Finally, evidence presented in this table shows that the maximum value of the Variance Inflation Factors (VIFs) is 2.806, thus there is no multicollinearity. Econometric analysis states that multicollinearity will be a problem if VIFs are greater than 10.

In summary, based on the aforementioned discussion, evidence shows that profitability measures do affect bank’s capital adequacy.

5. Summary & Conclusions

In this study we examined whether profitability measures play an important role in explaining capital adequacy indicators of US banks. Our sample includes 2455 banks from 2012 till 2017. Our results indicated that financial institutions with greater return on assets are expected to have higher capital adequacy, whereas banks with losses and higher net interest margins are expected to have lower capital adequacy. So firms that have losses are expected to contribution negatively towards bank’s capital adequacy. The same applies for banks with very high net interest margins, meaning that these banks take much higher risk. Evidence shows that when the profitability measures are excluded from the model, the model’s R-squared is 16.10% whereas when the three profitability variables are added in the model, the model’s R-squared increases to 30.50%, which is an overall improvement of 14.10%. Evidence also shows that the biggest improvement is due to the inclusion of the ROA in the model. Specifically, when this variable was added in the model, the R-squared increased from 16.10% to 25.90%, an overall increase of 9.80%.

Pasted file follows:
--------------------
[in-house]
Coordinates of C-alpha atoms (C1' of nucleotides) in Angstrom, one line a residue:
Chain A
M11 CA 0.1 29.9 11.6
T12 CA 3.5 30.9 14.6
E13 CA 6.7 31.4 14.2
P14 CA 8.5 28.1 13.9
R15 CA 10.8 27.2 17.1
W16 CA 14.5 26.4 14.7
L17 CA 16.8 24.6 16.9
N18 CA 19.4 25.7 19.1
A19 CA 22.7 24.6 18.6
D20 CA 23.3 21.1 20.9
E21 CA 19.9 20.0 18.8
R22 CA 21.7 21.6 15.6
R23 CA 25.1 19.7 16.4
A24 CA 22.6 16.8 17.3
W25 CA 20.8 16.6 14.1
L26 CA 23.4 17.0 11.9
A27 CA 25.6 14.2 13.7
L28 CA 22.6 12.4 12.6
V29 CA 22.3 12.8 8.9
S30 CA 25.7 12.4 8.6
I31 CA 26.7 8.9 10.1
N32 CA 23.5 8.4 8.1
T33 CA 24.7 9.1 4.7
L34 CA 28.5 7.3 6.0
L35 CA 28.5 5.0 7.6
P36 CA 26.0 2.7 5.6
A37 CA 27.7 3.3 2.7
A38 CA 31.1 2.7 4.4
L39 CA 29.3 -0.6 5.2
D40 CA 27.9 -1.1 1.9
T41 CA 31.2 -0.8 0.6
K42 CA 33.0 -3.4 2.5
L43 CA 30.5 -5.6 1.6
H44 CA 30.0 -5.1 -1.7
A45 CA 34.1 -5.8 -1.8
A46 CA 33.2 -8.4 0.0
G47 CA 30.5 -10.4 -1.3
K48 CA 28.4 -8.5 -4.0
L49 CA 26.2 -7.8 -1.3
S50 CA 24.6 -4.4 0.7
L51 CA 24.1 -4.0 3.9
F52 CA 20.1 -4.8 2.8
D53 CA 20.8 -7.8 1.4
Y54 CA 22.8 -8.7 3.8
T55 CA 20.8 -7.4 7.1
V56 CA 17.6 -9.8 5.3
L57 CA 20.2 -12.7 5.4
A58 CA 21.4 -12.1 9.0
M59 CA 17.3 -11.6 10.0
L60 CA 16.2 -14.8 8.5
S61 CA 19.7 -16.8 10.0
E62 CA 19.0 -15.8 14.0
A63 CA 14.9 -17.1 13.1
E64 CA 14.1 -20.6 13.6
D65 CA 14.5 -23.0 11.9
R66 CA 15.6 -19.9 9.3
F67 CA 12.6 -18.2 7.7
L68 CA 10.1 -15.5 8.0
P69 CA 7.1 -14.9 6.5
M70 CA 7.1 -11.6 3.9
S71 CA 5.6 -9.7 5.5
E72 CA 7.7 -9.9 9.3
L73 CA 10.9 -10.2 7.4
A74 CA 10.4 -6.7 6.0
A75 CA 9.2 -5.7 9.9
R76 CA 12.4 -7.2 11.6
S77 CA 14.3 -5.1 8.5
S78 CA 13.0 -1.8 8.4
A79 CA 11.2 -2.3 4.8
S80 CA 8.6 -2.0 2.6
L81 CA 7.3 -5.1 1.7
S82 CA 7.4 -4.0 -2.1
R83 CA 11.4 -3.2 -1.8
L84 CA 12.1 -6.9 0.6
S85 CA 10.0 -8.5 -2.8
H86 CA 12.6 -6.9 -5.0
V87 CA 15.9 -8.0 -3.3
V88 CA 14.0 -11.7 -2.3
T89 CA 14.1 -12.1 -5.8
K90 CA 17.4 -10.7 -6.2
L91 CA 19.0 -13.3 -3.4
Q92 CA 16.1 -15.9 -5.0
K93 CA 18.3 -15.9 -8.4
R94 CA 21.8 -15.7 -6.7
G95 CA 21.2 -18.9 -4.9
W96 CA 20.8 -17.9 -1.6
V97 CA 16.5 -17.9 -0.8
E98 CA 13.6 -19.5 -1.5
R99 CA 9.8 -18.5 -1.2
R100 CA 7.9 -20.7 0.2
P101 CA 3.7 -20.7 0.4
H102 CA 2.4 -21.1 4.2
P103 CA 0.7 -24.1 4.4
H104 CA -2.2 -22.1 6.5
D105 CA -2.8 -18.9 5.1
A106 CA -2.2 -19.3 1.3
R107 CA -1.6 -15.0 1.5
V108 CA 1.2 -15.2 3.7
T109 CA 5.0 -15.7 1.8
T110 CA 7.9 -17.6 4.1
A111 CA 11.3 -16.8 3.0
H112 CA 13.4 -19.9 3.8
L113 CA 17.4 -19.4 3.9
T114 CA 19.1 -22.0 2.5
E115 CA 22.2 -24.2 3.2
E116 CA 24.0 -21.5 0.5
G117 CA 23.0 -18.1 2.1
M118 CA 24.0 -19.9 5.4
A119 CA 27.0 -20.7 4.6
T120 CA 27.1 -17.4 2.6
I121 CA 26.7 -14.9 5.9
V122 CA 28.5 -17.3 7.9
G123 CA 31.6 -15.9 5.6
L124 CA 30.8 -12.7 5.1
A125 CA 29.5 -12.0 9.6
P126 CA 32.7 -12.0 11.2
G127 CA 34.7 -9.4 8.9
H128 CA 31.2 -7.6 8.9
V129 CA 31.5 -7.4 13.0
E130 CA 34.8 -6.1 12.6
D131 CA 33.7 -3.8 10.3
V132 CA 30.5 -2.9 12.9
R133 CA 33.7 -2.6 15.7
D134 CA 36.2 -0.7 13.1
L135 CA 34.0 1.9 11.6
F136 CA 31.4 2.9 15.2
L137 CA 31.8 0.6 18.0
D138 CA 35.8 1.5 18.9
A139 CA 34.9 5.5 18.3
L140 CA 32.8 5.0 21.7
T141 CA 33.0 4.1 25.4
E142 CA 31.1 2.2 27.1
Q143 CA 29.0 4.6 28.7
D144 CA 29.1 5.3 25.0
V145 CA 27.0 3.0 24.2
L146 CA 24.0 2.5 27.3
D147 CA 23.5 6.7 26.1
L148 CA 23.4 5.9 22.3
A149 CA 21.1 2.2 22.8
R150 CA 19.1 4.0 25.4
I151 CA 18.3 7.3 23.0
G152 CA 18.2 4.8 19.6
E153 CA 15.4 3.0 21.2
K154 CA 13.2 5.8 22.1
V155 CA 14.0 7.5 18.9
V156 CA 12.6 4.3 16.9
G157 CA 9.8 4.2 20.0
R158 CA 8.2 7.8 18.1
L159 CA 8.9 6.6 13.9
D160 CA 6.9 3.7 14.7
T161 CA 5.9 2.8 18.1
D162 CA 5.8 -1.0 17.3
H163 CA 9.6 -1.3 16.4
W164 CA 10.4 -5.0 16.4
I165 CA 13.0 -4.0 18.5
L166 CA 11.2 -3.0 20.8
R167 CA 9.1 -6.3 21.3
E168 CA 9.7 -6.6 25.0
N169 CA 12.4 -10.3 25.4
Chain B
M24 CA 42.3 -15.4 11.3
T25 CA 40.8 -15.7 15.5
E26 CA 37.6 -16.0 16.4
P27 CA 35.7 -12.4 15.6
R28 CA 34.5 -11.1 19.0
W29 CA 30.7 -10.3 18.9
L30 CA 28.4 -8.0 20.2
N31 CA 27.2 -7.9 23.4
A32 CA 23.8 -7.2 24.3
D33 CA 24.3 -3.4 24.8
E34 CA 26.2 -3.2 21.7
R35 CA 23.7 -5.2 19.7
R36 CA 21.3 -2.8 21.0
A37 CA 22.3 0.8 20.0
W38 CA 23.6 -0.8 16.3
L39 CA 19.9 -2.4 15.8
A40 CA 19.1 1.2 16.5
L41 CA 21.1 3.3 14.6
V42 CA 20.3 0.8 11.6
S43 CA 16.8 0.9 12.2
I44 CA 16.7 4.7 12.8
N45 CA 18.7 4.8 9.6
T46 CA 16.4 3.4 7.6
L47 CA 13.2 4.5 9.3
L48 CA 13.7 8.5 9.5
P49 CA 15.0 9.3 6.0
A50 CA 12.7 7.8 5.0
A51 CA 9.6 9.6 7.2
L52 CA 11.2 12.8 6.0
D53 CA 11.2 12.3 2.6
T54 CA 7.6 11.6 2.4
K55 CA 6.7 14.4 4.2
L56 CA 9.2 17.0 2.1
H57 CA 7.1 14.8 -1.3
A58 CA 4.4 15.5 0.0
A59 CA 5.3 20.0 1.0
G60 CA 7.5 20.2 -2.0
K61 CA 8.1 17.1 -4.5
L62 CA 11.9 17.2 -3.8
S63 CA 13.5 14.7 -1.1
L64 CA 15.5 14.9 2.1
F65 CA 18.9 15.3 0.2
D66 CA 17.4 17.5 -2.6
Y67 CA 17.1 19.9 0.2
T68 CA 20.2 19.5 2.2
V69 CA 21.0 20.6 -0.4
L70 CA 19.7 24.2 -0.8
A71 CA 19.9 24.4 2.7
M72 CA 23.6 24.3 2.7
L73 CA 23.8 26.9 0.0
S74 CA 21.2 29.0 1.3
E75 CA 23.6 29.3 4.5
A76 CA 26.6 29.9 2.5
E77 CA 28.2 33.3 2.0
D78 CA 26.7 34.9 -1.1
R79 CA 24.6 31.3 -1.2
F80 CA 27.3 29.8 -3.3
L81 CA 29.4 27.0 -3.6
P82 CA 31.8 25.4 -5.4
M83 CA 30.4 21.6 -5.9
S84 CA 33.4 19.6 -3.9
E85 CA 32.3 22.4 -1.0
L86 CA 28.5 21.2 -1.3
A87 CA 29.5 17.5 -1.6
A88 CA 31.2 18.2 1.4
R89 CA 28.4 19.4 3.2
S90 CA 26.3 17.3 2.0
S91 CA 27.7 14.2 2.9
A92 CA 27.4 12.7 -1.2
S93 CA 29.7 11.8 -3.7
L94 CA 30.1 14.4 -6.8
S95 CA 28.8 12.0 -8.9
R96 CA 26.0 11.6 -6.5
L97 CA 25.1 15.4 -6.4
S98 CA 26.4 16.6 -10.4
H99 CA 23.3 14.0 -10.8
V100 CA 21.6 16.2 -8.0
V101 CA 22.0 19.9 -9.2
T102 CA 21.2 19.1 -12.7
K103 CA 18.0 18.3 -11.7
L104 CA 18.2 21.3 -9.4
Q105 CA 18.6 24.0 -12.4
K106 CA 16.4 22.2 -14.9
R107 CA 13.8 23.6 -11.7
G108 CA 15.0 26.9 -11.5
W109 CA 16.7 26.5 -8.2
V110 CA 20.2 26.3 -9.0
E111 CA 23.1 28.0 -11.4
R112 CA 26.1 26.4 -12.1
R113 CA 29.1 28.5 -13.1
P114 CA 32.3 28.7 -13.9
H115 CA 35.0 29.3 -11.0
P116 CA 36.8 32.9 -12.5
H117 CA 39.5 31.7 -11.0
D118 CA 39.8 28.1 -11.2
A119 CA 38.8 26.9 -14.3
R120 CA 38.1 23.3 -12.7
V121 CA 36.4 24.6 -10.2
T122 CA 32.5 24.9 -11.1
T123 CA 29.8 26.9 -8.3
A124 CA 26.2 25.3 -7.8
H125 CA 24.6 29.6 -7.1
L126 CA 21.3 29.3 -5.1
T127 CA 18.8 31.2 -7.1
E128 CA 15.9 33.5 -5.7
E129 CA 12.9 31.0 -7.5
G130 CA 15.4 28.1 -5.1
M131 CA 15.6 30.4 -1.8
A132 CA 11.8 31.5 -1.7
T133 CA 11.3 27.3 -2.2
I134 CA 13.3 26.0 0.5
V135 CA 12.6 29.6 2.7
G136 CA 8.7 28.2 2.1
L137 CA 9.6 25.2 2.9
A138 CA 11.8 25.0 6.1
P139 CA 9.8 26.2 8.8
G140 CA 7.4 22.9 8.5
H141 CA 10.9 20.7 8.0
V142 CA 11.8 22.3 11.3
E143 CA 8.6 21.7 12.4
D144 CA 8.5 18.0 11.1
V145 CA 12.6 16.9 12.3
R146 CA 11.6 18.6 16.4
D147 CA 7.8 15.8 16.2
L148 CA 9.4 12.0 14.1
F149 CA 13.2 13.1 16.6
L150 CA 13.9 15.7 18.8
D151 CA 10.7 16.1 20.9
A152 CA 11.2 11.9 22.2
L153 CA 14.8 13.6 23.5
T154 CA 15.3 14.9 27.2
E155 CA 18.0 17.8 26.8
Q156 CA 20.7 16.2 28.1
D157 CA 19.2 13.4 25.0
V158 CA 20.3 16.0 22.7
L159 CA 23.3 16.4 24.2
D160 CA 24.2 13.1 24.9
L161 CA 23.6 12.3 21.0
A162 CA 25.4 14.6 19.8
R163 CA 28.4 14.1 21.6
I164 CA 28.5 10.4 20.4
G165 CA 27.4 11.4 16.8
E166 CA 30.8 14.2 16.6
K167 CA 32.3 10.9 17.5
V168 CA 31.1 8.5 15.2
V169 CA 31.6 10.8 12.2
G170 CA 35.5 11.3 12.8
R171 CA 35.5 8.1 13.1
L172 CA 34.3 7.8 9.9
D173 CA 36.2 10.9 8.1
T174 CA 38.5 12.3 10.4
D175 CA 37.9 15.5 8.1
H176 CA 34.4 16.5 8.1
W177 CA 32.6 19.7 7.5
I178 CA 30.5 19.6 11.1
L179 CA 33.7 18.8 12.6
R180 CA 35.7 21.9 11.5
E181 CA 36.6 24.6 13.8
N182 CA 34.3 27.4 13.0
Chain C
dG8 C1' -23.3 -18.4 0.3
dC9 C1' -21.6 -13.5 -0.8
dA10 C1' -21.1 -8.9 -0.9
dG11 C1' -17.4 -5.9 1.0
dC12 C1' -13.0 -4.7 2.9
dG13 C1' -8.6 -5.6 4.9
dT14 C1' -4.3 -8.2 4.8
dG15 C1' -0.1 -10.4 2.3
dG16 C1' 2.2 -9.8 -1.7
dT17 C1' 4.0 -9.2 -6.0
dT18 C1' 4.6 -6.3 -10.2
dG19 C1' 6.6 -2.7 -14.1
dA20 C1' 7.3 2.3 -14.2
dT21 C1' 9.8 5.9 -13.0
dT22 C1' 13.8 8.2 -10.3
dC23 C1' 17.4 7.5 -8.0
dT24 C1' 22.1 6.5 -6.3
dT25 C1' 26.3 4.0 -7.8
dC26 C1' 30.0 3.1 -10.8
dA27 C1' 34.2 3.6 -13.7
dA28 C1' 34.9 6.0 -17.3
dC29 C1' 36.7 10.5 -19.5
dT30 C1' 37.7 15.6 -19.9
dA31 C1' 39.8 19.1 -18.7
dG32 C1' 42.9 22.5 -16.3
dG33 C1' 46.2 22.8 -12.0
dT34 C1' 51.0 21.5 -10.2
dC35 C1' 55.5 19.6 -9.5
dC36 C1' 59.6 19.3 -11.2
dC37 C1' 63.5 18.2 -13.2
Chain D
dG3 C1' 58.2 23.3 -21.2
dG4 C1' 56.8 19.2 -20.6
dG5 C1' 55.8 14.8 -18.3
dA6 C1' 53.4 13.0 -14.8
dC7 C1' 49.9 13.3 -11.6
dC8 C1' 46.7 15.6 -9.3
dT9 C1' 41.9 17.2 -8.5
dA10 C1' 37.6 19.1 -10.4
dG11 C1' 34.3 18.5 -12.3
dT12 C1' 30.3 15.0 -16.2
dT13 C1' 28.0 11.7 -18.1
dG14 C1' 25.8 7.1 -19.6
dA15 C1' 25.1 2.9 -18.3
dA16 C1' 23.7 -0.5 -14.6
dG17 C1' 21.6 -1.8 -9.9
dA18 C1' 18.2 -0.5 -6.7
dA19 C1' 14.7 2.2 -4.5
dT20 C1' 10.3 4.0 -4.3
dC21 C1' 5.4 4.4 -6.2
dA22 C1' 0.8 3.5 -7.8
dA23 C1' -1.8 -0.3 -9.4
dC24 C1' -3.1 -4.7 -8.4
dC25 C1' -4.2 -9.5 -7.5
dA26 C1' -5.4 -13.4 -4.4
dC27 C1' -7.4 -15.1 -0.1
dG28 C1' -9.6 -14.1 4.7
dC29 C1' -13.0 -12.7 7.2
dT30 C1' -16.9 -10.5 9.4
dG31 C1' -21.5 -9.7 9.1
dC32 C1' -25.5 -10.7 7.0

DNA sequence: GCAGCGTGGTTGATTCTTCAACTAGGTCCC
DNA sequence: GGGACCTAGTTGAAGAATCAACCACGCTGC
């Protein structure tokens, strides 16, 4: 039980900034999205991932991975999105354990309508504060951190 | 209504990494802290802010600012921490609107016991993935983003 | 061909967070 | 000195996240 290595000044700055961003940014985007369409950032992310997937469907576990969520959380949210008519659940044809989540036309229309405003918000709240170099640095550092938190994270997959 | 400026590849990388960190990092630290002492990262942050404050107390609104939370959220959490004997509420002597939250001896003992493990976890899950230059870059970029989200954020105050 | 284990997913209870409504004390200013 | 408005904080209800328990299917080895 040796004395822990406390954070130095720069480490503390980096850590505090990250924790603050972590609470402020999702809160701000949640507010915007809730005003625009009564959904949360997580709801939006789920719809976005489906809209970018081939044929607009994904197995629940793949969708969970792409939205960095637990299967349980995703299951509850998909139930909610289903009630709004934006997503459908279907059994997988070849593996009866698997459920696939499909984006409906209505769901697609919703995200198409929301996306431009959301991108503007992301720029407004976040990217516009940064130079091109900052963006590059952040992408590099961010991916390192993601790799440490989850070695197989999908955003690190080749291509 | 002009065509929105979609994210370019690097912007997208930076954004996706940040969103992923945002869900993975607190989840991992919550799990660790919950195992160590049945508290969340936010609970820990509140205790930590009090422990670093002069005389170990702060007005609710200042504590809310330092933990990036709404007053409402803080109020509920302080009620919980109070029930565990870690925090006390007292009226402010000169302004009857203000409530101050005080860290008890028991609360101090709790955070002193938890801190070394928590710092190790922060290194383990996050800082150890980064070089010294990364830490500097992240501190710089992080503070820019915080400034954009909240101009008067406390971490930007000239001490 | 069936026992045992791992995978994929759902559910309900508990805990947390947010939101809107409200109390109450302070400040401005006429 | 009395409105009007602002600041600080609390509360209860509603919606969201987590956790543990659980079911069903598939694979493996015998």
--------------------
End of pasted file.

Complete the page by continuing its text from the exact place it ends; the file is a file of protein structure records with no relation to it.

To sum up, the present evidence has practical implications and it should be of interest to bank executives and major stakeholders for decision making purposes and to regulators for policy purposes.

References

[1]  Prachi, J., (2019), MSG Content, ManagementStudyGuide.com.
In article      
 
[2]  ElBannan M., (2017), The Financial Crisis, Basel Accords and Bank Regulations: An Overview, International Journal of Accounting and Financial Reporting, Vol. 7, No. 2.
In article      View Article